Today, furniture makers have a wonderful choice of hand and power tools available to them. There are those furniture makers who choose to use only hand tools, those who use only power tools, and the rest who will use any tool that will get the job done. It is important to recognize that the choice of tool is significant, and it will be evident in the final result. The form and decoration of the furniture is directly affected by the process used to make it. It may be subtle, or it may be dramatic, but it is always apparent to the discerning observer.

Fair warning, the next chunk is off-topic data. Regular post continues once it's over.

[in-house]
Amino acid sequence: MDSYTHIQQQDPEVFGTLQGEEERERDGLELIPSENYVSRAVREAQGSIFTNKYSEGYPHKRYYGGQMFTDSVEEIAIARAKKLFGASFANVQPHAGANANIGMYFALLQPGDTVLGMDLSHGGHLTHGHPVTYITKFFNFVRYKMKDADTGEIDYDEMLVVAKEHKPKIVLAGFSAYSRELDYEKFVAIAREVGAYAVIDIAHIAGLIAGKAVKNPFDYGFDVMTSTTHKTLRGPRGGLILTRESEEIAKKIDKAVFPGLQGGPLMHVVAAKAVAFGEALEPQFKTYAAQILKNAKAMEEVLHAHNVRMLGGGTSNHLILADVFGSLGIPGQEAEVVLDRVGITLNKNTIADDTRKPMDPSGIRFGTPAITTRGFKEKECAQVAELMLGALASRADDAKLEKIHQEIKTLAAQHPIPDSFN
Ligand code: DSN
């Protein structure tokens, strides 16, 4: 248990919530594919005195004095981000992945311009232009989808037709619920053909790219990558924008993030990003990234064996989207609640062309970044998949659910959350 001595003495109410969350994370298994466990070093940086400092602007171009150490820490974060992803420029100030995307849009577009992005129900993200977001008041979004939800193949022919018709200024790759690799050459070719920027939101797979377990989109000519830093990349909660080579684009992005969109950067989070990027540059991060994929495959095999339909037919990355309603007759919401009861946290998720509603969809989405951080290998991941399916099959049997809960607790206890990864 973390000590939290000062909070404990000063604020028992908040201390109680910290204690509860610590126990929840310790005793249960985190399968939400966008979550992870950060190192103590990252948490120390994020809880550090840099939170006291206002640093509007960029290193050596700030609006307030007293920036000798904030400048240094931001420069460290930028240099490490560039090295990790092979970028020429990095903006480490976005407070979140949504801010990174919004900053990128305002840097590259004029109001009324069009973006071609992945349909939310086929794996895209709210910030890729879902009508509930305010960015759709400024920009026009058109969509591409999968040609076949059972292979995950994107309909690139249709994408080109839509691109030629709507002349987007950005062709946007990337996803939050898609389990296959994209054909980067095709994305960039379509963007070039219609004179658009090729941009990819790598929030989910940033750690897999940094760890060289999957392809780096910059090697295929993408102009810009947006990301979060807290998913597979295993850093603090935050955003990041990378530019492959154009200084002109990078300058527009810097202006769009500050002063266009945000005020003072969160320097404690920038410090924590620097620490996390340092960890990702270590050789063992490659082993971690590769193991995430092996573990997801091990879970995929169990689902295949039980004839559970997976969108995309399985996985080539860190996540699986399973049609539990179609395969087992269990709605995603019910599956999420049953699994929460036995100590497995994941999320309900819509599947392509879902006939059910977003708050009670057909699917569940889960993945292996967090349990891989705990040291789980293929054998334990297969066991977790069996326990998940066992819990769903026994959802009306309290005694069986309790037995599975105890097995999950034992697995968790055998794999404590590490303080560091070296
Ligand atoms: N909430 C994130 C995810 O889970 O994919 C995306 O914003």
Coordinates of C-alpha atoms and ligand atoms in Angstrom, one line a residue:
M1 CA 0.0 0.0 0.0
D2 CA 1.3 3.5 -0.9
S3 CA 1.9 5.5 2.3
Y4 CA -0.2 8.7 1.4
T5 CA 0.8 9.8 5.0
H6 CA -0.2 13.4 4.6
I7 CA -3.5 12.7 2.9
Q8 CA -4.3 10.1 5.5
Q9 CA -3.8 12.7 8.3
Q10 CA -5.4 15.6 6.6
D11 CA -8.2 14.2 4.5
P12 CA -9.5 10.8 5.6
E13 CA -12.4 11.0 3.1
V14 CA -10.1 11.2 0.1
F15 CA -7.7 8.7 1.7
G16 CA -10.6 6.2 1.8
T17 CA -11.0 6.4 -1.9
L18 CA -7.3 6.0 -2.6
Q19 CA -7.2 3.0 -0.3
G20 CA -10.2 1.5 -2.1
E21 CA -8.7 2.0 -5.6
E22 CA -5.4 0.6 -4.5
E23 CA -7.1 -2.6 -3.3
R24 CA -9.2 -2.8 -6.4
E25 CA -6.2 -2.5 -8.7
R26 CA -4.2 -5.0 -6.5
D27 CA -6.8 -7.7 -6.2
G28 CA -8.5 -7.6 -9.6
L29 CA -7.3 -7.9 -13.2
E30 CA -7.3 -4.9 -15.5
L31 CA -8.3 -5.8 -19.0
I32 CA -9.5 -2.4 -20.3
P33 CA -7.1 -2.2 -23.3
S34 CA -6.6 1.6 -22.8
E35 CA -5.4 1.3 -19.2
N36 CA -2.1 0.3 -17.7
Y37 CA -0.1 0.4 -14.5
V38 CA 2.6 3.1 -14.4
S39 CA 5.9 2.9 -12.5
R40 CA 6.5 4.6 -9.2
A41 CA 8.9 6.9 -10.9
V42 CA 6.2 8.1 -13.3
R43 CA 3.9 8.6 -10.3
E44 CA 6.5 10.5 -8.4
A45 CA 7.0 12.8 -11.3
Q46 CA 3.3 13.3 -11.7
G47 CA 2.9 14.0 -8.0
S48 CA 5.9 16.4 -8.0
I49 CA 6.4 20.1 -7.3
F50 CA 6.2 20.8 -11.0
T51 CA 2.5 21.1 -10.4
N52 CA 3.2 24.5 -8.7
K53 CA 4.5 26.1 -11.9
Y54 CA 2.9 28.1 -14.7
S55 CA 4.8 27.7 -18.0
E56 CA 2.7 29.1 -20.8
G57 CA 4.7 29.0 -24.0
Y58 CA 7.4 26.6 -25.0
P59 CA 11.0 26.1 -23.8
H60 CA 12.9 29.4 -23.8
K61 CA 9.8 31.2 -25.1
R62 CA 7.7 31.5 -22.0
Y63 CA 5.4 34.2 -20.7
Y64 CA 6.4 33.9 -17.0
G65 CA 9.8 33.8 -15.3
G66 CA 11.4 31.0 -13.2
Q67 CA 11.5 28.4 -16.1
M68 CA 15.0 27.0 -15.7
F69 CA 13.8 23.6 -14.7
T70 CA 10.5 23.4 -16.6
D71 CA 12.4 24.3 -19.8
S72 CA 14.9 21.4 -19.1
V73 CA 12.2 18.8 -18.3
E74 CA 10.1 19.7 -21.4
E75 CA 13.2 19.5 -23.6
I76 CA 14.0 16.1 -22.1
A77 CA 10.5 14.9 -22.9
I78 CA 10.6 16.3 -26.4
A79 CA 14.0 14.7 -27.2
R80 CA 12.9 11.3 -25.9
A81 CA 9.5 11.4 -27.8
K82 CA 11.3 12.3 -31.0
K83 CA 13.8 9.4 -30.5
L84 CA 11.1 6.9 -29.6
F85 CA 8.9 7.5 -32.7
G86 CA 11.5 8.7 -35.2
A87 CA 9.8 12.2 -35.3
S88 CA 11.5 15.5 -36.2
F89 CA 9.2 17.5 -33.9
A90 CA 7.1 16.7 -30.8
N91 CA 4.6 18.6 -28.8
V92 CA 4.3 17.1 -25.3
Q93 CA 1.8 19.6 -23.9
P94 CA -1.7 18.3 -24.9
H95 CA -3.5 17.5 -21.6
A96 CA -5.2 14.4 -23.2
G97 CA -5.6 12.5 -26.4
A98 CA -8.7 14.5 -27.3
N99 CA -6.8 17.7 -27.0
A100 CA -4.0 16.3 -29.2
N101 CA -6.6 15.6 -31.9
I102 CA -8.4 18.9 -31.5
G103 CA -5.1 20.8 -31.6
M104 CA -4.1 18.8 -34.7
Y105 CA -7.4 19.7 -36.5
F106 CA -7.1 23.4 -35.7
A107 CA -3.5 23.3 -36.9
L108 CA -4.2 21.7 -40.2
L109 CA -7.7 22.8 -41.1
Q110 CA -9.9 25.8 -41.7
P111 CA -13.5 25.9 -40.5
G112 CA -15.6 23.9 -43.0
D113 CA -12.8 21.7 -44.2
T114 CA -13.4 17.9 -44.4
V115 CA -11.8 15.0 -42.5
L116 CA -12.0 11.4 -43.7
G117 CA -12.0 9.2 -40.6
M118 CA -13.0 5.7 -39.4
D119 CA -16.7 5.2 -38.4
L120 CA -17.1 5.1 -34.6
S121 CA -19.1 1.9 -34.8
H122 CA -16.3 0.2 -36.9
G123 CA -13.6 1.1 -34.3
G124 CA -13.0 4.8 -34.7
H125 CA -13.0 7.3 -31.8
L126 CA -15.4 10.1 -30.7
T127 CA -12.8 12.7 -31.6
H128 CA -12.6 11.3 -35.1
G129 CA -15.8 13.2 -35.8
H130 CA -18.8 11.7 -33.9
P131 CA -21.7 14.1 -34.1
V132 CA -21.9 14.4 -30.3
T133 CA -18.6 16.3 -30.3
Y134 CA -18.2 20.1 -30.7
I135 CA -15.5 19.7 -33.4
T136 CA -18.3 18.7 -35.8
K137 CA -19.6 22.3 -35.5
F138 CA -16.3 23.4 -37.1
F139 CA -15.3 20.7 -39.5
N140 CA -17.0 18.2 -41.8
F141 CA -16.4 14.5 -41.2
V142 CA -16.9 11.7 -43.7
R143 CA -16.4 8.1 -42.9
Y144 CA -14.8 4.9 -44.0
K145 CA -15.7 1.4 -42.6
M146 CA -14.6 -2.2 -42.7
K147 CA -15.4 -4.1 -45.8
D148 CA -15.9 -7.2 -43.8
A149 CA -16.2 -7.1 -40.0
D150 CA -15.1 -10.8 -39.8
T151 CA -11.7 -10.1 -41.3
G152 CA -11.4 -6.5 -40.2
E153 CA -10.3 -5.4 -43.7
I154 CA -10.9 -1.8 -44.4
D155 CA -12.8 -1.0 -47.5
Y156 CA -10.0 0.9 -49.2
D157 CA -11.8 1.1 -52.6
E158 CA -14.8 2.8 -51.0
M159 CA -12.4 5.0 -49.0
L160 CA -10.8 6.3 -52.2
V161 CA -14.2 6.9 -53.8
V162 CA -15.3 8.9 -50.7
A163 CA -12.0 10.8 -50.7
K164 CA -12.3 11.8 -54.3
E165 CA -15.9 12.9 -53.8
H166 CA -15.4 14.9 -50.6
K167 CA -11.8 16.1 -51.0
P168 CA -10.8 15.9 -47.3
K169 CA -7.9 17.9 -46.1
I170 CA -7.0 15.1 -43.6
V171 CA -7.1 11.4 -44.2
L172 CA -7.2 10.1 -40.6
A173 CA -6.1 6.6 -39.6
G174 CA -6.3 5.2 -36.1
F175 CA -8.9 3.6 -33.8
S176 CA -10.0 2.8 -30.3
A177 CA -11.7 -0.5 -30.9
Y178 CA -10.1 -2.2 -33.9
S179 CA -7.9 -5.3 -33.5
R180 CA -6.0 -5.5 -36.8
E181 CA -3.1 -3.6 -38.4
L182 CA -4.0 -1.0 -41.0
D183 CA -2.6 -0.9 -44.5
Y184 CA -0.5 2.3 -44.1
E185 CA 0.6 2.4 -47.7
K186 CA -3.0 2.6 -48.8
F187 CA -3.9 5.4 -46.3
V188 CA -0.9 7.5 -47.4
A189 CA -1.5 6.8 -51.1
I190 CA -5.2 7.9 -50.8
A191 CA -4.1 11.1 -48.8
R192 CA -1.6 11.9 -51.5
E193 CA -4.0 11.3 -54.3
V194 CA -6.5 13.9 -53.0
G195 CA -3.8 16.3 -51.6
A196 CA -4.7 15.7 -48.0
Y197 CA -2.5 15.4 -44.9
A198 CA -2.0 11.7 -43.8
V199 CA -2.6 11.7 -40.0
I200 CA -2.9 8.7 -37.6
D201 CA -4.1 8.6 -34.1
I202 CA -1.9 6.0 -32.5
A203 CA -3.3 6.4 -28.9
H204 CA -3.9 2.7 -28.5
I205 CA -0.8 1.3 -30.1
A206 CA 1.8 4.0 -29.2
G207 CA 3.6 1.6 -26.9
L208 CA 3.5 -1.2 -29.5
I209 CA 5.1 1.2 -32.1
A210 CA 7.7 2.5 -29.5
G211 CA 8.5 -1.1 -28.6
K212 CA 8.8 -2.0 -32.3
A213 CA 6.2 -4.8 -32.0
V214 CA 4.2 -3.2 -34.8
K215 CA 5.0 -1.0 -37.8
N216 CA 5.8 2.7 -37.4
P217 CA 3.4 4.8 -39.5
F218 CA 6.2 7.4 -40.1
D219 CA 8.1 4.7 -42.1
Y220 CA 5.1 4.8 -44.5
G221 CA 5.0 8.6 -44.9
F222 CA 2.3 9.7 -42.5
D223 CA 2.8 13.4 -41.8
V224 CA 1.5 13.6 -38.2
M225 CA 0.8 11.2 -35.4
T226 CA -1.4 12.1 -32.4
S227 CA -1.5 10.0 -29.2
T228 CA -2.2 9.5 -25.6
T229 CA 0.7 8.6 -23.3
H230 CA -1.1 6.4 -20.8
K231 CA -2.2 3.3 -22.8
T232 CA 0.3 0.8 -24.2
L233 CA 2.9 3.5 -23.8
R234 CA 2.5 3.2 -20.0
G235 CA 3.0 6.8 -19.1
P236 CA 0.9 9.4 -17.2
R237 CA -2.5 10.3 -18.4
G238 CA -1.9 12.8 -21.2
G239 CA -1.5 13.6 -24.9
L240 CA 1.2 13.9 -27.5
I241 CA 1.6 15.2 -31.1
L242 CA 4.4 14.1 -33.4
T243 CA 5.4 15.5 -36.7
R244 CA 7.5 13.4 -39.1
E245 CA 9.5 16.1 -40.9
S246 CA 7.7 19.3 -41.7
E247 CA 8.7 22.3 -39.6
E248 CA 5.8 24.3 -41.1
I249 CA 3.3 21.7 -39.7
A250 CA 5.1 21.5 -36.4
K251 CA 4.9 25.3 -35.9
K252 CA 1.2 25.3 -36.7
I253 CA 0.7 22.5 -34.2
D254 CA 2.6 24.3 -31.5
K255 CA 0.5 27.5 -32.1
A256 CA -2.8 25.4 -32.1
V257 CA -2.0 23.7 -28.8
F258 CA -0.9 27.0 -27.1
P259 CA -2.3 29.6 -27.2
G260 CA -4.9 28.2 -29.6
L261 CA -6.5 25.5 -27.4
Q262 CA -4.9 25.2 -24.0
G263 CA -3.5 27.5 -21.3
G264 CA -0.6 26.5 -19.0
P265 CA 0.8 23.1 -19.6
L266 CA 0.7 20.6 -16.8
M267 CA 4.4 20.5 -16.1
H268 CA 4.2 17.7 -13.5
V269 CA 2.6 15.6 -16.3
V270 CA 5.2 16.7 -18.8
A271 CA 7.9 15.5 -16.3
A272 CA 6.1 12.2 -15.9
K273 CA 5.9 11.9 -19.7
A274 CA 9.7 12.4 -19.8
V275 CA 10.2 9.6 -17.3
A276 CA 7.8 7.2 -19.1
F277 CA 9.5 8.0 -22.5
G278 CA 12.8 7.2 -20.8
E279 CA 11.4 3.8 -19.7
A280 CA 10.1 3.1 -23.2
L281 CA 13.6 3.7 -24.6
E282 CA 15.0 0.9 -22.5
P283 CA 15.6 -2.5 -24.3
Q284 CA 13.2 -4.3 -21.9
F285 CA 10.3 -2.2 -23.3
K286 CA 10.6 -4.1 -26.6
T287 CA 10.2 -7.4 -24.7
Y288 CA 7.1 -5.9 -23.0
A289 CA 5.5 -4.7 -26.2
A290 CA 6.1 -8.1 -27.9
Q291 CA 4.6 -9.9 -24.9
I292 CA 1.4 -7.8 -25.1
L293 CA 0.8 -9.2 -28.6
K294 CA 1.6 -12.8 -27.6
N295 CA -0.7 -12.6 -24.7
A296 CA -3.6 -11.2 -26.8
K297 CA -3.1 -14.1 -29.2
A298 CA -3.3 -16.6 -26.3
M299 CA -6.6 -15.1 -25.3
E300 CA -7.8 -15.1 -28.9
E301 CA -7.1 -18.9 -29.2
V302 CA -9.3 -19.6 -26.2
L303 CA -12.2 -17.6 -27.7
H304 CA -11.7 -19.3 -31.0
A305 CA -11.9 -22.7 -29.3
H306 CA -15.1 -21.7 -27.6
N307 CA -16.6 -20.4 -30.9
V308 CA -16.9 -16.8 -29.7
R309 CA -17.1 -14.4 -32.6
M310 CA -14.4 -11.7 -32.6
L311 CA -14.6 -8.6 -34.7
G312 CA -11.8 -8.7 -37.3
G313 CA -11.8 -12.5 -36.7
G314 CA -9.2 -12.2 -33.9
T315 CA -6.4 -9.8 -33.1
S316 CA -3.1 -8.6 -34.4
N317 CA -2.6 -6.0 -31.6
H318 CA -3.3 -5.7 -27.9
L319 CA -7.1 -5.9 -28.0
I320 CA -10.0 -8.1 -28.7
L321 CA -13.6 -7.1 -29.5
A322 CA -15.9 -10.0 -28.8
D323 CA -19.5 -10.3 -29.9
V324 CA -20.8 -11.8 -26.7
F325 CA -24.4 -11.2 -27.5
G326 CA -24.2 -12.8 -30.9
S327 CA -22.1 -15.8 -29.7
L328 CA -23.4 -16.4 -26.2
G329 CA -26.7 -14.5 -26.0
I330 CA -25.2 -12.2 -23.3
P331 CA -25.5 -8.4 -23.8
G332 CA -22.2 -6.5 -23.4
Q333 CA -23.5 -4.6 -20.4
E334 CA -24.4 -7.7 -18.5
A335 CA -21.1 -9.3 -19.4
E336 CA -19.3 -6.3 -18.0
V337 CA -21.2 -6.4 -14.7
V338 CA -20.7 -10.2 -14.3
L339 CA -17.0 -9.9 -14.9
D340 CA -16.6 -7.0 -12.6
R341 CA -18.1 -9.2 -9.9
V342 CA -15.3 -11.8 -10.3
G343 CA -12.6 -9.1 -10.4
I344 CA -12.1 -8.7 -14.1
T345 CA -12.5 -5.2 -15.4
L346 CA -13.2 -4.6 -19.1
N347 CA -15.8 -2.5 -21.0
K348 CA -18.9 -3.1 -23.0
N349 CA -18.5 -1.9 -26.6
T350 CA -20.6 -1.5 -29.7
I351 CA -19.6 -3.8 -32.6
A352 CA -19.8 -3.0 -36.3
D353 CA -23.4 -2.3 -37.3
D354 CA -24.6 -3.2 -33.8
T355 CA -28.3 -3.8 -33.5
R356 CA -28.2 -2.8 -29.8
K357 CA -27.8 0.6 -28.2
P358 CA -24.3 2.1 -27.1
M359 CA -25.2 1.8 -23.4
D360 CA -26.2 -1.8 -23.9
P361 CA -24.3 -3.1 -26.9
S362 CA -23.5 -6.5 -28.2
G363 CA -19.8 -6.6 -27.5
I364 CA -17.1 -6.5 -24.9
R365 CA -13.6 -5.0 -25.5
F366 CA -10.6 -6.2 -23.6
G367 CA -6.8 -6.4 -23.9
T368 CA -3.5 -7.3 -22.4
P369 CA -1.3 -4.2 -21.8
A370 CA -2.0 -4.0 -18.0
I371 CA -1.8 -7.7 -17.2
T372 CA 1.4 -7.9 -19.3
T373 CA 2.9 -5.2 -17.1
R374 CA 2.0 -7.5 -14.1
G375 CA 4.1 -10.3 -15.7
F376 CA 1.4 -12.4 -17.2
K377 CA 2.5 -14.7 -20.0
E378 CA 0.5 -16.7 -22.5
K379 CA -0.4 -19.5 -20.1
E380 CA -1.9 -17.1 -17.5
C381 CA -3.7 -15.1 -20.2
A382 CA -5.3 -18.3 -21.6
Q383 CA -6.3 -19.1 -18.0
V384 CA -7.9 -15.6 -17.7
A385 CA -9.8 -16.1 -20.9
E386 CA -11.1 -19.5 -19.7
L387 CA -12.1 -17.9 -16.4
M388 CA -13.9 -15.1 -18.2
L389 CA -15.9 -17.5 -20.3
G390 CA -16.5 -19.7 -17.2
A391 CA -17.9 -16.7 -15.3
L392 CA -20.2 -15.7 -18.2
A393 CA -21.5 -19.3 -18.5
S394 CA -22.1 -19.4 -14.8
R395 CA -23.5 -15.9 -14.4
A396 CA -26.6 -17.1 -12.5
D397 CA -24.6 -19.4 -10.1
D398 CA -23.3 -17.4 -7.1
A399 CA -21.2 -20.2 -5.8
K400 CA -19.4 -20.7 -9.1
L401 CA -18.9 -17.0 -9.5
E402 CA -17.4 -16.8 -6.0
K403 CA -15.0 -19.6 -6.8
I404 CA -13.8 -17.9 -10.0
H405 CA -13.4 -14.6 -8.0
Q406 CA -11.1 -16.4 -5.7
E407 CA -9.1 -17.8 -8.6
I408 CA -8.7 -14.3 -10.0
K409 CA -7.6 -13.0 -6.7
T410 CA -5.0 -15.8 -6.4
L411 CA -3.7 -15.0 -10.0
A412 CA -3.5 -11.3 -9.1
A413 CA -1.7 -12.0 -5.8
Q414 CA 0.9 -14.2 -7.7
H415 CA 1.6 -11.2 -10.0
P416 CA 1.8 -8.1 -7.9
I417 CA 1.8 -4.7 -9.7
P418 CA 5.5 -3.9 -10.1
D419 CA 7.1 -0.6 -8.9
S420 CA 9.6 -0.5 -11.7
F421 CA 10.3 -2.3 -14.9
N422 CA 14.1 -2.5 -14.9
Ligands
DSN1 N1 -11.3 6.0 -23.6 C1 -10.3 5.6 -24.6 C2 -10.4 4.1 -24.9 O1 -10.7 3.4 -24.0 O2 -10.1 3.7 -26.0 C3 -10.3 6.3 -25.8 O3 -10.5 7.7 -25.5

We use traditional hand tool processes to re-create period furniture at the bench. We say "at the bench" because we feel a reverence for the craft of furniture making, and a deep respect for those craftsmen who worked in pre-industrial shops. We spend every day working at the bench, restoring and re-creating period furniture pieces, and we have learned from careful observation of traditional construction methods. Hand tools were used in a pre-determined process, and each tool leaves some evidence of its passage. The scribe lines for marking, the chamfered corners, the jack plane, the scrub plane, the smooth plane, even the toothing plane leaves marks in areas which are not normally viewed. We believe that using pre-industrial wooden planes create a pre-industrial surface, and that this has a direct impact on the final appearance of the work.